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Abbreviated deliberations for Jackson jury

Jurors debated for only 2 1/2 hours Thursday to accommodate graduation commitments.
/ Source: The Associated Press

Jurors in the Michael Jackson child molestation case briefly resumed deliberations Thursday, the day after the pop star made another trip to the hospital for follow-up treatment to his back problems.

Jurors met for only two and a half hours Thursday — their fifth day of deliberations. They began just before 8:30 a.m. PT and finished at 10:55 a.m.

No reason for the short day was given, but the judge noted before the start of deliberations that he understood some jurors had obligations to attend graduation ceremonies for family members.

Jackson had gone to the emergency room Sunday because of a back problem exacerbated by stress, spokeswoman Raymone Bain said. Wednesday’s visit was a scheduled follow-up to that visit, she said in a statement.

“Mr. Jackson is now at home with his family,” she said.

About the same time Bain released the statement late Wednesday, one of Jackson’s black sport utility vehicles and one of his bodyguards pulled up at the Santa Ynez Valley Cottage Hospital. More than an hour later, the SUV pulled around the back of the hospital and sped off a few minutes later with its headlights off and curtains drawn.

The departure was similar to one after Jackson’s visit to the emergency room Sunday, when his bodyguards put up scaffolding around his SUV to block reporters’ views before the vehicle sped off.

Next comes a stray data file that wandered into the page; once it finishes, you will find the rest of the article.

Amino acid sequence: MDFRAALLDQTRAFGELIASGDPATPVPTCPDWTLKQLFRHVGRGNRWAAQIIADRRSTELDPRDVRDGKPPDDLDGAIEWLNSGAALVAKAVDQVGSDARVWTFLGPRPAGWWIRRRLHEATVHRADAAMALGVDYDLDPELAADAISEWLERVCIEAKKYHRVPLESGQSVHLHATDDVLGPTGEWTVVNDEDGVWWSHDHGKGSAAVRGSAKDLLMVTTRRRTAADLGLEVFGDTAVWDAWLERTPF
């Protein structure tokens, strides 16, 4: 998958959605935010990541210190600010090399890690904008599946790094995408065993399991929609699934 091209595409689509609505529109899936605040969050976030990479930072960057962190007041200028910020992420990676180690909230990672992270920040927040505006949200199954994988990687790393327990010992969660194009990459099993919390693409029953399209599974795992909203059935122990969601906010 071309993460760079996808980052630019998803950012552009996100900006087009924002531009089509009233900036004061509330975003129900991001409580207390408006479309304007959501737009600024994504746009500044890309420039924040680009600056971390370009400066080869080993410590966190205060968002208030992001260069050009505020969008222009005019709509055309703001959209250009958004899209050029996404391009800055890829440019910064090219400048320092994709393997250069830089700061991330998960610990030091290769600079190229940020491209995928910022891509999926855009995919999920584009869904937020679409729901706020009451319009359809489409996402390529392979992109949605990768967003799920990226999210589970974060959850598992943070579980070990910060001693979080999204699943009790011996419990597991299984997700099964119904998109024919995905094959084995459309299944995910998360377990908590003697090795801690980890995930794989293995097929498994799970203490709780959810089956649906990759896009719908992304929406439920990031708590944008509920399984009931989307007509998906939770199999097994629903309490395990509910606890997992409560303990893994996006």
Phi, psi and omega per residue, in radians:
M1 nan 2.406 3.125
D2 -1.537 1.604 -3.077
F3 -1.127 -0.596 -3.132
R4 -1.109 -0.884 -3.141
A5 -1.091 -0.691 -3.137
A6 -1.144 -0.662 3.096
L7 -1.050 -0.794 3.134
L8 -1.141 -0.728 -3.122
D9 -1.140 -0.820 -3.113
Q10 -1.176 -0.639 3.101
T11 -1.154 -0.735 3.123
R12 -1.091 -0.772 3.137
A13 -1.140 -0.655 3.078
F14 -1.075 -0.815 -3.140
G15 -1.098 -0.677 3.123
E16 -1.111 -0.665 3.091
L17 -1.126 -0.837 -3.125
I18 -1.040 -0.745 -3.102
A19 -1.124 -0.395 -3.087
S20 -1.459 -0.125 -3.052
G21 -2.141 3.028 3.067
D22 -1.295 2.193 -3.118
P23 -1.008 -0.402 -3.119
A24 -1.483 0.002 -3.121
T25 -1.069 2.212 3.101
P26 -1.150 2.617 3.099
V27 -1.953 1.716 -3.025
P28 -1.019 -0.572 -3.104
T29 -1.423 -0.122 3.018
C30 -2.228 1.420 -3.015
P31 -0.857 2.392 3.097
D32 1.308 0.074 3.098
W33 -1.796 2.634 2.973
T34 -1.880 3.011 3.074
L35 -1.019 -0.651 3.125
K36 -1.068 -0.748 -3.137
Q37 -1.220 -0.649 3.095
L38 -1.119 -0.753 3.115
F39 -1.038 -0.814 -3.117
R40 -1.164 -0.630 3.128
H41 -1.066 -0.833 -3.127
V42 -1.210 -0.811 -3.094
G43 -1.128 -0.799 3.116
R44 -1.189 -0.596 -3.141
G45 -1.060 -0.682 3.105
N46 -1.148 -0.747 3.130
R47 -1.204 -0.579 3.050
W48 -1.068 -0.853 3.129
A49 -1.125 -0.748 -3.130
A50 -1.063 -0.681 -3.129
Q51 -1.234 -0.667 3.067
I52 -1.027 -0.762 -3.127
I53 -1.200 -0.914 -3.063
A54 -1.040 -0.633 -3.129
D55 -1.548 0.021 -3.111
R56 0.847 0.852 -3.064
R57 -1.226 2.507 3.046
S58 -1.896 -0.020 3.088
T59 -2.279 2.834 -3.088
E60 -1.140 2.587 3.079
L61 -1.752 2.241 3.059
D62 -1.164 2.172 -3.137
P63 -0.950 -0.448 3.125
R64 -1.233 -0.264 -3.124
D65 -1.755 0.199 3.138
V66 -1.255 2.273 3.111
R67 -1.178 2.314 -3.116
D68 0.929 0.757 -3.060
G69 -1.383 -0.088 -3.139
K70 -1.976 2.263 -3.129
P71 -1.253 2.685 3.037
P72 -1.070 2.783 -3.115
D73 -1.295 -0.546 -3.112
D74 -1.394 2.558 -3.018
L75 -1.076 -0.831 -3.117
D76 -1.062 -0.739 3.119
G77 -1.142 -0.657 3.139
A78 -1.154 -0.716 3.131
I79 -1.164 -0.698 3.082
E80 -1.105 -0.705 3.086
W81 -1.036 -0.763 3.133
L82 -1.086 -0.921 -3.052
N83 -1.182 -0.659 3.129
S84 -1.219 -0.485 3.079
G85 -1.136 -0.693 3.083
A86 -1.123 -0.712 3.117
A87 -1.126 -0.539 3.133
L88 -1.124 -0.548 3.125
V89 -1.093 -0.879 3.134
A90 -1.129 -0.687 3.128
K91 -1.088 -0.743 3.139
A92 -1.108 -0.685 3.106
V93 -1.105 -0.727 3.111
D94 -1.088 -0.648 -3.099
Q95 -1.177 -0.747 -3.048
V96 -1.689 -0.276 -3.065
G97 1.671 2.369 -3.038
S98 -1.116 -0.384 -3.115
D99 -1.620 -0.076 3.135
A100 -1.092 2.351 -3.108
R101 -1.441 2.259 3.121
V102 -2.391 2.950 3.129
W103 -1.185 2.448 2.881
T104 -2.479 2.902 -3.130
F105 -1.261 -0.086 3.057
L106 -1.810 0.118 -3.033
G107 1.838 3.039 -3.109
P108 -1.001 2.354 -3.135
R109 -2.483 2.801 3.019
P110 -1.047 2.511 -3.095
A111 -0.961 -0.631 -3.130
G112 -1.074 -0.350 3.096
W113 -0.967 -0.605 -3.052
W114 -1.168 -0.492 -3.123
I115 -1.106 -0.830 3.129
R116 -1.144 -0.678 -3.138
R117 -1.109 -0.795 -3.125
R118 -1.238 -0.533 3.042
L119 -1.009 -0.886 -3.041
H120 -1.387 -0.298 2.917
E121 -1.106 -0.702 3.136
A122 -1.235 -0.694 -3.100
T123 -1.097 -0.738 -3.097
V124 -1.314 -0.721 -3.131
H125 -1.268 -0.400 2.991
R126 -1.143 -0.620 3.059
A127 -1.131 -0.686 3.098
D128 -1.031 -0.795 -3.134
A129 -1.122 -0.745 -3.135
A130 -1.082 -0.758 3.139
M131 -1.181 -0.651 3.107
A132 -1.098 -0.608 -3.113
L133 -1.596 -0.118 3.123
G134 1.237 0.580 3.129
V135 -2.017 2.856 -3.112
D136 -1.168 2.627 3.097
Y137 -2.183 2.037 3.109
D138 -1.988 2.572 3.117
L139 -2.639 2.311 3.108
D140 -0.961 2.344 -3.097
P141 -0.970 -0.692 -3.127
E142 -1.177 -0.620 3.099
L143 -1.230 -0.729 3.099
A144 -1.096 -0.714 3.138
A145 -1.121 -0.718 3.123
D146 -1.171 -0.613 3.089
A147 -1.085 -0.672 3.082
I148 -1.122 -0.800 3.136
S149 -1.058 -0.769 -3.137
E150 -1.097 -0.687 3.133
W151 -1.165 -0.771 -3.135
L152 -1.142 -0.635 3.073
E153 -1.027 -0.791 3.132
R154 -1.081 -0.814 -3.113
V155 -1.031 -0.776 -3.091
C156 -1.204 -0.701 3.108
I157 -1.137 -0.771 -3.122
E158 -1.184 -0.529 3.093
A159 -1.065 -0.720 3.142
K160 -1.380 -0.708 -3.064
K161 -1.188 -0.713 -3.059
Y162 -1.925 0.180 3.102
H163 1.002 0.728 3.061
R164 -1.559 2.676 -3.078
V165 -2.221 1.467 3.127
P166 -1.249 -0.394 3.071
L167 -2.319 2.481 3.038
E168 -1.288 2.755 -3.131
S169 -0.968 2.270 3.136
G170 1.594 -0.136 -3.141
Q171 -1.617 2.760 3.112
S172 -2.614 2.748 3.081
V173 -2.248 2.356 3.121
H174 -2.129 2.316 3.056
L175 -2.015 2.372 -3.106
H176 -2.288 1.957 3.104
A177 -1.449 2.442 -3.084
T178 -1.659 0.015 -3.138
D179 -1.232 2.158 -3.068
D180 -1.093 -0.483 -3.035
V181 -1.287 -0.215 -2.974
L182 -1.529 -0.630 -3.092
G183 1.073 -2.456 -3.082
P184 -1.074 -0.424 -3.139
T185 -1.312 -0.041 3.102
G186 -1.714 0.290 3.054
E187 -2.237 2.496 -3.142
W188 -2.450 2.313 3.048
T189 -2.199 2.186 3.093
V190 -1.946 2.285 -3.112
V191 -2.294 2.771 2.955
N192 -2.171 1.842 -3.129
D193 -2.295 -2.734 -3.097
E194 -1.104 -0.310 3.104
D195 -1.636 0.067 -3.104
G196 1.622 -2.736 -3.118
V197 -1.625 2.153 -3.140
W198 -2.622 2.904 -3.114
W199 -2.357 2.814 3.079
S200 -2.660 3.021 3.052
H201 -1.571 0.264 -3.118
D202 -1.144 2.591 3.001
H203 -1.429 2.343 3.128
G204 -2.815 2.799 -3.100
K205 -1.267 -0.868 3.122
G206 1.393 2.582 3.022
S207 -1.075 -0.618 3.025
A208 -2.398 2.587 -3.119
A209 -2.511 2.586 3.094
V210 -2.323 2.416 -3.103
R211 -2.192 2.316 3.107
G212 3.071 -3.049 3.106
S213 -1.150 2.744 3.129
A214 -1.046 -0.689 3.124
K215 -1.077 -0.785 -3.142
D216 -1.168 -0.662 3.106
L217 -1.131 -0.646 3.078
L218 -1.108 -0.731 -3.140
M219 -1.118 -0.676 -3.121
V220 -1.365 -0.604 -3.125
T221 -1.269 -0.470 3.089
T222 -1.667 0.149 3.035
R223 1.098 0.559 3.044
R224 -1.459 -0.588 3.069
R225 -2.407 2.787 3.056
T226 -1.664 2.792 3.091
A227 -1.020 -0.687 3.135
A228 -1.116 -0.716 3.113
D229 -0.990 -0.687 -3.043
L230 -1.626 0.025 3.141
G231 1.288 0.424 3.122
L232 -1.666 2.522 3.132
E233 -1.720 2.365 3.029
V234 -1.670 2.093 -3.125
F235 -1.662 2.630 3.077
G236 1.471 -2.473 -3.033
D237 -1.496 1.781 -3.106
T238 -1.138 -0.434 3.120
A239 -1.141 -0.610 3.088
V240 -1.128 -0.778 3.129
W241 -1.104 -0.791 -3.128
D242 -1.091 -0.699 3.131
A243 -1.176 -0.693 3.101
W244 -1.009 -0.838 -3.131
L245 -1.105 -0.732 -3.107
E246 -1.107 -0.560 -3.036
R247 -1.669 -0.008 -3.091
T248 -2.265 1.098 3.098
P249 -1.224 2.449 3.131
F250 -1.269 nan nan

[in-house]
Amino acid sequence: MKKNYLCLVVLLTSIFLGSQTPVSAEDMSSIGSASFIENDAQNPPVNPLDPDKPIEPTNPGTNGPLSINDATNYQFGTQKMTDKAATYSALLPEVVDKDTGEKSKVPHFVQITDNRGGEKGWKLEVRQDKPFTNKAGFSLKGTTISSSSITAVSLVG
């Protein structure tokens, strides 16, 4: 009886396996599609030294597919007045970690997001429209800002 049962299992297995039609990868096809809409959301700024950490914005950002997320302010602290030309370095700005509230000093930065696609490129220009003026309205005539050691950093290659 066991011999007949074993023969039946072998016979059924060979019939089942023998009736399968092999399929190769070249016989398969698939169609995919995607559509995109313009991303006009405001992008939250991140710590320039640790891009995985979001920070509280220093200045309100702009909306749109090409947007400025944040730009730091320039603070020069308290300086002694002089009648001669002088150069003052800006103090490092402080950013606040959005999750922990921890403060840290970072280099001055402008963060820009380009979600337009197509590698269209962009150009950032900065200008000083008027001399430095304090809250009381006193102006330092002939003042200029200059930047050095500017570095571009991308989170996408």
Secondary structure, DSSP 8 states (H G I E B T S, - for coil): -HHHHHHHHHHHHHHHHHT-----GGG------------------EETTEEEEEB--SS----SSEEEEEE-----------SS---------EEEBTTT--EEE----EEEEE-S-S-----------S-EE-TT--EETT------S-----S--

Jackson has complained of a back problem since early March, when he made a morning emergency room visit and raced back to court in his pajama bottoms when the judge threatened to have him arrested.

Jackson, 46, is accused of molesting a 13-year-old cancer survivor in 2003, plying him with wine and conspiring to hold his family captive to get them to rebut a damaging TV documentary about the entertainer.

On Wednesday, a controversy over the gag order in the case arose when the singer’s attorney issued a statement saying he had not authorized anyone to hold news conferences on the pop star’s behalf.

The court-approved statement from attorney Thomas Mesereau Jr. appeared aimed at assuring the court that his defense team had not violated the judge’s gag order.

Mesereau did not name anyone, but his statement came shortly after Bain held a news conference indicating her comments had been approved by Mesereau. Others, including the Rev. Jesse Jackson, also have spoken on the pop star’s behalf recently.

Bain insisted in the wake of Mesereau’s statement that it had not been directed at her. She said she runs everything she says by Mesereau and does not violate the gag order because she talks about how Jackson is feeling and not about the case.

Later Wednesday, Jesse Jackson said Mesereau’s statement didn’t stem from his public comments, either, but that Mesereau had also expressed concerns to him.

“He made it very clear that he wanted to make sure the judge did not think he had a surrogate spokesperson,” he told The Associated Press, saying he spoke to the media of his own volition.